The Complete Dehydrator Buying Guide

Given the ever-increasing popularity of home food dehydrating as a safe, healthy method of food preservation, we were quite surprised to find that there just aren’t many decent, comprehensive dehydrator buying guides out there. So, we decided to create our own to help guide you through the buying process so that if you do want to start dehydrating or if you want to upgrade your existing model, you have all the information you need to choose the right dehydrator model for your family.

dehydrated fruit

A dehydrator is invaluable if you grow your own produce or want to make the most of the produce reductions at the local store. Choosing the right food dehydrator lets you drastically reduce your food waste and your carbon footprint. It helps you save money, too. Plus, you can make a whole bunch of tasty, healthy snacks along with seasonings, soup mixes, and jerky. Whether you’re a prepper or you just want to be in control of what you’re feeding your family, a food dehydrator puts you in the driver’s seat and lets you preserve an array of food items that will, if stored correctly, last for up to a year. You can read more about the benefits of having a food dehydrator here. Our home food dehydrator buying guide lets you know what to look for and what your options are, so you’re able to make an informed purchasing decision.

Type of Dehydrator

There are two primary types of dehydrator: Stackable dehydrators and box or rigid frame models. Each has its own benefits and drawbacks.

Stackable Dehydrators

Stackable dehydrators generally have a heating element and fan in the base of the unit, and dehydration trays stacked above, with no box or frame. These models usually have a fairly small footprint and many let you expand your drying capacity by purchasing extra trays. Stackable dehydrators are a great choice if counter space is at a premium, and they work well for drying herbs, fruits, and vegetables. However, because of their open structure and the fan placement on most models, the temperature isn’t necessarily consistent – it’s warmer at the bottom. The external temperature influences the efficiency of stacked dehydrators, too, as does how much space you leave around the unit on your countertop. To get even drying times, you’ll likely need to rotate the trays at regular intervals throughout the drying cycle, which can be something of an inconvenience. Because of the difficulty in controlling the temperature with most of these models, we wouldn’t recommend using stackable home food dehydrators for drying meat and fish.

With around an inch between trays, you can dry thin to moderate slices of fruit and veg, as well as whole and half berries, grapes, and tomatoes. With the right model, you can make tasty sweet treats like fruit leather or fruity lollipops, too. However, because you can’t increase the gap between trays, or the configuration, you can’t use stackable dehydrators to prove bread or make yogurt.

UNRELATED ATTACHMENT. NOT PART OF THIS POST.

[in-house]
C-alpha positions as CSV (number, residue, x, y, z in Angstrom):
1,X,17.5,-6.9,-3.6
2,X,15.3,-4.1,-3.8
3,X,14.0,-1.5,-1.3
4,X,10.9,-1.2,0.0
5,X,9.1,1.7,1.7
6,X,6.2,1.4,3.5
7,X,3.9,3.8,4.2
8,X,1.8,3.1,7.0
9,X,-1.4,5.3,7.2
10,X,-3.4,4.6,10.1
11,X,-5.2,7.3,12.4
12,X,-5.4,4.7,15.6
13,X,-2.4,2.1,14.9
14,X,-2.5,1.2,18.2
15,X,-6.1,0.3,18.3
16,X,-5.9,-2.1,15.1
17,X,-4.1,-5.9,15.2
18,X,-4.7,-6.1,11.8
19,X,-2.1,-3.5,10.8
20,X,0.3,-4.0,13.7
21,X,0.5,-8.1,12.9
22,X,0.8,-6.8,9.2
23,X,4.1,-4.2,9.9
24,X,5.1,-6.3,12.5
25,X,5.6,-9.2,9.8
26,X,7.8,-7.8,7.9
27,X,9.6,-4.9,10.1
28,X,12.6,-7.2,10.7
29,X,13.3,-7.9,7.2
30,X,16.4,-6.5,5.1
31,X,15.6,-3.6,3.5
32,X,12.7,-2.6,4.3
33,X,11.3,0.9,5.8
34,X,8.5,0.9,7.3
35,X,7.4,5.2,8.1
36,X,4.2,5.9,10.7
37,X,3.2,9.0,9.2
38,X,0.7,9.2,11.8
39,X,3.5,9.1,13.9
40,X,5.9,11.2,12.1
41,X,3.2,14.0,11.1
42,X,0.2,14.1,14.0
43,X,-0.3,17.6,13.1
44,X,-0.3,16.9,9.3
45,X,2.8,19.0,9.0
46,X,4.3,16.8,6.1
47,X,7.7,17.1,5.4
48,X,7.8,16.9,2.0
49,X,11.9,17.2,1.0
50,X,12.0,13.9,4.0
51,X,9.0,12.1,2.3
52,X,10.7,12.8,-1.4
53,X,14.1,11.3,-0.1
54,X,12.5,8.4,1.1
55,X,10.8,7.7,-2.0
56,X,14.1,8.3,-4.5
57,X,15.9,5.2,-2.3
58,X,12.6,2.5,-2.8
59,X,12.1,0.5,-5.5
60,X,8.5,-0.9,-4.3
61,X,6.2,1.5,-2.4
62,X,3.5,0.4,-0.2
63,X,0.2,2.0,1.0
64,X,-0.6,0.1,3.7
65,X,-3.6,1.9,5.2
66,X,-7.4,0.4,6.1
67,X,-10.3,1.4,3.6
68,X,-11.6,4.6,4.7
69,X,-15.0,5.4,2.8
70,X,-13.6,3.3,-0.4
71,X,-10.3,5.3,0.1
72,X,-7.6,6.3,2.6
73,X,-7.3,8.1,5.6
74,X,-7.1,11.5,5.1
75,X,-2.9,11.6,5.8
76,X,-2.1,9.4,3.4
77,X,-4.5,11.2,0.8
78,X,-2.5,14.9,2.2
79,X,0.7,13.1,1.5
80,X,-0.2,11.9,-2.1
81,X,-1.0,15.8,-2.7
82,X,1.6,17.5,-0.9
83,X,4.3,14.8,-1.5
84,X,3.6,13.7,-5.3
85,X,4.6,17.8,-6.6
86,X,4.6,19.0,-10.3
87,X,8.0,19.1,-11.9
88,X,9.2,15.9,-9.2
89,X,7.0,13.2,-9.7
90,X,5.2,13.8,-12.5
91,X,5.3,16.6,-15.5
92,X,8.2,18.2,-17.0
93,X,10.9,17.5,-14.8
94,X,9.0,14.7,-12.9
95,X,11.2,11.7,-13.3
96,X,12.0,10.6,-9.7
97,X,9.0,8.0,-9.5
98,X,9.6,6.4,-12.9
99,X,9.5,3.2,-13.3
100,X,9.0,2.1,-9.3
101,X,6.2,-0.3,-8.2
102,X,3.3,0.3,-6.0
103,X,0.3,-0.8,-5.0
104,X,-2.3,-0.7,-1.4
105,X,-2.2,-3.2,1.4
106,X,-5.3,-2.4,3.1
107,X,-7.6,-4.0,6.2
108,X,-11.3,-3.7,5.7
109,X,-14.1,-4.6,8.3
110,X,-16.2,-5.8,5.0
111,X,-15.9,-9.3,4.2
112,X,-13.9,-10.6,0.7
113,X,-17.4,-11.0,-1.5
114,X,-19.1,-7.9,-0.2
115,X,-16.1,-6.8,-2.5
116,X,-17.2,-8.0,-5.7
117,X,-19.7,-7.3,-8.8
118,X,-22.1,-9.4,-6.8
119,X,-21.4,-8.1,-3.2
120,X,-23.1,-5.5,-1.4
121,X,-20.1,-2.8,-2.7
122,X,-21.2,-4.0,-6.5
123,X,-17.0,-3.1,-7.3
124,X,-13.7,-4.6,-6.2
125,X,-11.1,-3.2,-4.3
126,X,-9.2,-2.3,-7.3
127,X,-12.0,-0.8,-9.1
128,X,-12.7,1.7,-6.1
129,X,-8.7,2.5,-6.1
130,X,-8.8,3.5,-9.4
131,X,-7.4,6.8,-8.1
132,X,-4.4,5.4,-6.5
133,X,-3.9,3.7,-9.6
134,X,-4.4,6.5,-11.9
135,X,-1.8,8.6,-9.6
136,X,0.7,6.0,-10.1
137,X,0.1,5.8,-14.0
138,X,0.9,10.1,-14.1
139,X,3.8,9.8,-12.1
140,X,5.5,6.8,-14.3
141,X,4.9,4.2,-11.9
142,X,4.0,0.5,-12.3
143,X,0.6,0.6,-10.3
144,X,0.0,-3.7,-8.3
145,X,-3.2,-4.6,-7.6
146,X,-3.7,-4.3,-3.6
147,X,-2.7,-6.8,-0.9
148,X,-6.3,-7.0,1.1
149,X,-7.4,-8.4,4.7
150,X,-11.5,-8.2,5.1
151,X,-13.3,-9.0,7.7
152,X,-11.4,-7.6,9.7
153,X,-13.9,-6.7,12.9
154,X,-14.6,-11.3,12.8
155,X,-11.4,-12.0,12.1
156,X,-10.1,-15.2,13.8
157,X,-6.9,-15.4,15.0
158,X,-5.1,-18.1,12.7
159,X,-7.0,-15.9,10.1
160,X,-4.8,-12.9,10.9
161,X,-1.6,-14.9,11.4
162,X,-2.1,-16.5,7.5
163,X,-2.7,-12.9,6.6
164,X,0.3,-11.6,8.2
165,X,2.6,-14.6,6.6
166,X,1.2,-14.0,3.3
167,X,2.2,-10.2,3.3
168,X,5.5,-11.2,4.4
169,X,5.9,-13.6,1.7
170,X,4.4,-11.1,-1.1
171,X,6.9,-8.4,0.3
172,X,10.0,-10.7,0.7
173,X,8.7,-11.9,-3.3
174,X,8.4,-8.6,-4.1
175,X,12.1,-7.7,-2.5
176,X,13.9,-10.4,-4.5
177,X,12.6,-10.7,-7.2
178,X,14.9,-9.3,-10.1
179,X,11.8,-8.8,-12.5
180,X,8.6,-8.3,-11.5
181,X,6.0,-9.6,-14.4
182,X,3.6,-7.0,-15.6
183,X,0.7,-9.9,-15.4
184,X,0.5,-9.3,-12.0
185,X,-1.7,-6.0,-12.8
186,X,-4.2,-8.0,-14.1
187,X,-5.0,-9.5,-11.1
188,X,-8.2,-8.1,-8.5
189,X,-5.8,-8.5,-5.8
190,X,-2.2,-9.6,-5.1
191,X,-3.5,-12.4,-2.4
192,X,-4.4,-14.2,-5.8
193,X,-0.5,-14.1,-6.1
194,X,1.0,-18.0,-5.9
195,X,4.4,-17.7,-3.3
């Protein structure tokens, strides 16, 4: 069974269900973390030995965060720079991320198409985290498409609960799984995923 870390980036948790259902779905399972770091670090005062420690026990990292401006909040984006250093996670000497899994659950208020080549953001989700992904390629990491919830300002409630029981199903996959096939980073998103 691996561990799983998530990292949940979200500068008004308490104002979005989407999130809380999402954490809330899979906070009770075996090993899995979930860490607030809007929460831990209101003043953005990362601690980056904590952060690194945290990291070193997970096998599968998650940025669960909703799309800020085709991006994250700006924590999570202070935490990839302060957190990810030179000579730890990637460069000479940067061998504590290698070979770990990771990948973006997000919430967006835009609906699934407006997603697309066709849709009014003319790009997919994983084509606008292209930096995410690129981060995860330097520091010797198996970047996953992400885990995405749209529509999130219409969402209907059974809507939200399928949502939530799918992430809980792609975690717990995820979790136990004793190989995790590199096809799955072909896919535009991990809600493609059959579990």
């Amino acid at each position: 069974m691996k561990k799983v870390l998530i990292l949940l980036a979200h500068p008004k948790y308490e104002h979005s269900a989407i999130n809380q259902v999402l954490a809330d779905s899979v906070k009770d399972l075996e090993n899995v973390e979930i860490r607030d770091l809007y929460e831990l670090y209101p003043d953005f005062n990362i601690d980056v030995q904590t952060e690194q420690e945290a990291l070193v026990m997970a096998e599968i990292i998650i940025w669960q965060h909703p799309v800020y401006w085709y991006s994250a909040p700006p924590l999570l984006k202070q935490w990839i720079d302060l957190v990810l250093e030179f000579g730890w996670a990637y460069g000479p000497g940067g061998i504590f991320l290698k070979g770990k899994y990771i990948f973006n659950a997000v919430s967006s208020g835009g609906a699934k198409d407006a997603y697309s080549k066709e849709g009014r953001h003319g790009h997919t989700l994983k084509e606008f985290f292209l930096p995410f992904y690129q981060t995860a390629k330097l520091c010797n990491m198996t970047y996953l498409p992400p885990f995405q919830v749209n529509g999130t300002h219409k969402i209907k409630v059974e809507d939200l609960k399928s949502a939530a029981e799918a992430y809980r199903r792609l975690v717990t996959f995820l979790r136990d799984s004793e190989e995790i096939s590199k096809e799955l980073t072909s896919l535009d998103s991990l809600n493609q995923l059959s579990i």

While stackable dehydrators do have some limitations, they are a smart choice for beginners. These entry-level machines are budget-friendly, don’t take up too much counter or storage space, and are well-suited to basic additive-free food preservation.

One of our favorite stackables is the Nesco American Harvest Snackmaster model. It uses Nesco’s patented airflow technology for faster, more accurate drying than many stackable models. It’s very compact and has a limited number of trays, but it’s really inexpensive and makes a great entry level, budget-friendly purchase.

Rigid Box Dehydrators

Rigid box frame dehydrators tend to have heating elements and fans at the back of the units. The shelves slide inside a rigid frame and heated air passes over them from back to front. Most models are enclosed on all sides apart from the front, and some high-end models have a door that covers the front section for even more precise temperature control. The enclosed or partially enclosed frame and rear-mounted fan and heating elements provide accurate, consistent temperature control for even drying times. Although they are more expensive than their stackable counterparts, rigid frame dehydrators are more effective and, because they dry food faster, they are more energy efficient and cost less per tray or load.

Because they afford you greater control and more reliable results, box dehydrators are well-suited to pretty much any dehydration task, including preserving thick, fleshy fruits as well as meat and fish. You can get even more use from these home food dehydrators by removing some or all of the shelves to create more internal space. This gives you plenty of room to prove bread, make yogurt, or dry craft projects. So, if you want to do more than basic fruit and veg preservation, and you have the budget and the space, we’d recommend choosing a rigid frame home food dehydrator.